You don't smell wastewater. You smell the air emissions from the wastewater.

There is thus a compelling logic to the multi-media regulations that address wastewater as a source of air emissions. These regulations took an interesting path to the fairly accepted status they now have. Among the earliest such regulations was NSPS Subpart QQQ, which sought to reduce air emissions from petroleum refinery oily wastewaters, focusing on sewer systems and phase separation. The Benzene Waste Operations NESHAP then also addressed air emissions from the treatment processes. The later-promulgated HON rule added a great deal of complexity to the topic by defining different types of wastewaters, constituent-specific removal targets, and so on, and this approach has carried over to the MON, Pharma MACT, and subsequent wastewater-related rules.

These rules strive to reduce air emissions by focusing on how to manage wastewaters, with less attention paid to calculating the air emissions themselves. The spotlight is on wastewater composition as a representation of potential-to-emit, and it is this potential the regulations address in their different ways.

To develop a good compliance program therefore requires a broad array of knowledge: the specific rule in question, as well as skill in both air and wastewater management, control, and treatment. Consider how Subpart QQQ, being an NSPS regulation, focuses on components: a captured drain is subject to controls regardless of whether the wastewater is oily to a large or small degree. The NESHAP/MACT regulations moderate the captured components by focusing on the amount of the target constituent - in terms of concentration or mass loading - with control provisions applying only to components managing wastewaters with higher constituent content. To learn constituent content, these NESHAP/MACT air regulations consistently require facilities to characterize the wastewaters where they first become regulated, which is to say at very upstream locations (the point of generation or the point of determination).

Experience has demonstrated that upstream characterizations often lead to under-quantified results, particularly in the amount of organic phase associated with wastewaters. So, while the air regulations stop at the upstream characterizations, wastewater professionals extend this effort by connecting the upstream results with downstream confirmation efforts. One needs a comprehensive grasp of how to conduct upstream- downstream balances for water, organic phase, and specific constituents. Balances rely not only on stream characterization, but also on an understanding of the industrial facility itself, its routine and nonstandard wastewater generation activities. Constituent balances must acknowledge compound volatility, a difficult quantification.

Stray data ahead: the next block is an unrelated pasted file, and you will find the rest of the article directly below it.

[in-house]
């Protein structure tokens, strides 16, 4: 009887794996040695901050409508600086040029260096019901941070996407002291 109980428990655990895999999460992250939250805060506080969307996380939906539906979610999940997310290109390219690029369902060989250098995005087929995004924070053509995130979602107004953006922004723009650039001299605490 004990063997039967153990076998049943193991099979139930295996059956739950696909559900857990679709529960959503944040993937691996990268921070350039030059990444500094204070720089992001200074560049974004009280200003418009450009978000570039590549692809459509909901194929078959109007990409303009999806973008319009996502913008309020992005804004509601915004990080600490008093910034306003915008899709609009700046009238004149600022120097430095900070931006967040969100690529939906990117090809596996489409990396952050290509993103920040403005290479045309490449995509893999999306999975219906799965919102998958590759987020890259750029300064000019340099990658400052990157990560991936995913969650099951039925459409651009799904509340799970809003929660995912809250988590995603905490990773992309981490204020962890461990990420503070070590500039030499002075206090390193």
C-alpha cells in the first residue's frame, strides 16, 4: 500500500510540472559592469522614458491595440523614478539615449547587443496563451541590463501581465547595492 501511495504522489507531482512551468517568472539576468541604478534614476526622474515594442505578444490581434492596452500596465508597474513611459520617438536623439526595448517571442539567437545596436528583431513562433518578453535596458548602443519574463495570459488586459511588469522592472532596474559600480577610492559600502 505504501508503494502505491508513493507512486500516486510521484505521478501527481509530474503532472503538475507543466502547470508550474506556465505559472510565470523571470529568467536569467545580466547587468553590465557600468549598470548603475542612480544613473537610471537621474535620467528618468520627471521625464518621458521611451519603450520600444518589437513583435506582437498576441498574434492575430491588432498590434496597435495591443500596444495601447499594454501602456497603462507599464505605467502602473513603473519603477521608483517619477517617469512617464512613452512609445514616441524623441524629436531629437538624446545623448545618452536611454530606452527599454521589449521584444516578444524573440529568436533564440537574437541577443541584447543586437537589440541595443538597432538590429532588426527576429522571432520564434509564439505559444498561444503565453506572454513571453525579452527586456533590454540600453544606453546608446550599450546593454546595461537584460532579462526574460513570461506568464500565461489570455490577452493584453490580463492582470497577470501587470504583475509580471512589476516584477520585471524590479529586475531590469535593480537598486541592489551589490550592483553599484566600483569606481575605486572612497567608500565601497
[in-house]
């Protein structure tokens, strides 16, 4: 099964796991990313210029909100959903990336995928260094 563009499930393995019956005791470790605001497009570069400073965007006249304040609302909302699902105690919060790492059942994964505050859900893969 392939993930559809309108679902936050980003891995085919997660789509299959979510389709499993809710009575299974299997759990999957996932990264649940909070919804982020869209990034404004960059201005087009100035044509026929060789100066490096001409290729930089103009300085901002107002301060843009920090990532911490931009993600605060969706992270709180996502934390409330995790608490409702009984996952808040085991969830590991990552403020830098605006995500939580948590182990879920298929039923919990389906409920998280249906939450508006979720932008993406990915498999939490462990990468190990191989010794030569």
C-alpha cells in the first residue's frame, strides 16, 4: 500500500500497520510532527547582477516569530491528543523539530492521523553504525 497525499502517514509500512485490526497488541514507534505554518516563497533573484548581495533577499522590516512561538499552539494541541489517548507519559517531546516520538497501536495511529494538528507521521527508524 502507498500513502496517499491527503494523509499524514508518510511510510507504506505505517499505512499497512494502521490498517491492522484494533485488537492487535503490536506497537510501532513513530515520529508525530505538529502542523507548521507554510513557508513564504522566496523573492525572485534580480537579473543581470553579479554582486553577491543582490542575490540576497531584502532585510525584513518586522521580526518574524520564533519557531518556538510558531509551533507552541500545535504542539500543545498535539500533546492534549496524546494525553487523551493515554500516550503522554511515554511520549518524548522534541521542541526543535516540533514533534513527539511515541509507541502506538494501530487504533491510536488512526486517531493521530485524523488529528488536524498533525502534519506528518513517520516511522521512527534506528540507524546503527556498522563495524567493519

Once we know the universe of regulated material, the question becomes what we must do to control it. Can we  do so with the existing equipment, retrofitting with covers and seals? Or do we need a new, separate controlled system? The best solutions spring from a full understanding of facility systems and company philosophy (will we require operators to change their wastewater generation and management behaviors or provide controls to accommodate traditional practices?). The treatment process design may need to address off-gas management to an extent not historically required by wastewater permit requirements. Wastewater treatment processes may be coupled with vapor control devices, or systems used that suppress vapor generation. Or can the facility access the treatment process option of controlling a wastewater without a cover (enhanced biodegradation)?

It is a complicated compliance landscape, the wastewater-related air regulations. Citations vary for different industries, wastewaters, compositions. A good compliance plan requires knowledge and experience with wastewaters, air emissions, the relevant rules, and process and facility knowledge. Each of these topics has many sub-themes, so this knowledge and experience does not happen overnight. But the fundamental objective is simple and always the same: reduce air emissions from wastewaters. And the reductions have occurred - our noses tell us so.

If you need assistance evaluating your wastewater-related air compliance, or have any questions regarding Trinity's compliance assistance capabilities, please contact Trinity's Chemical Sector Services at (713) 552-1371.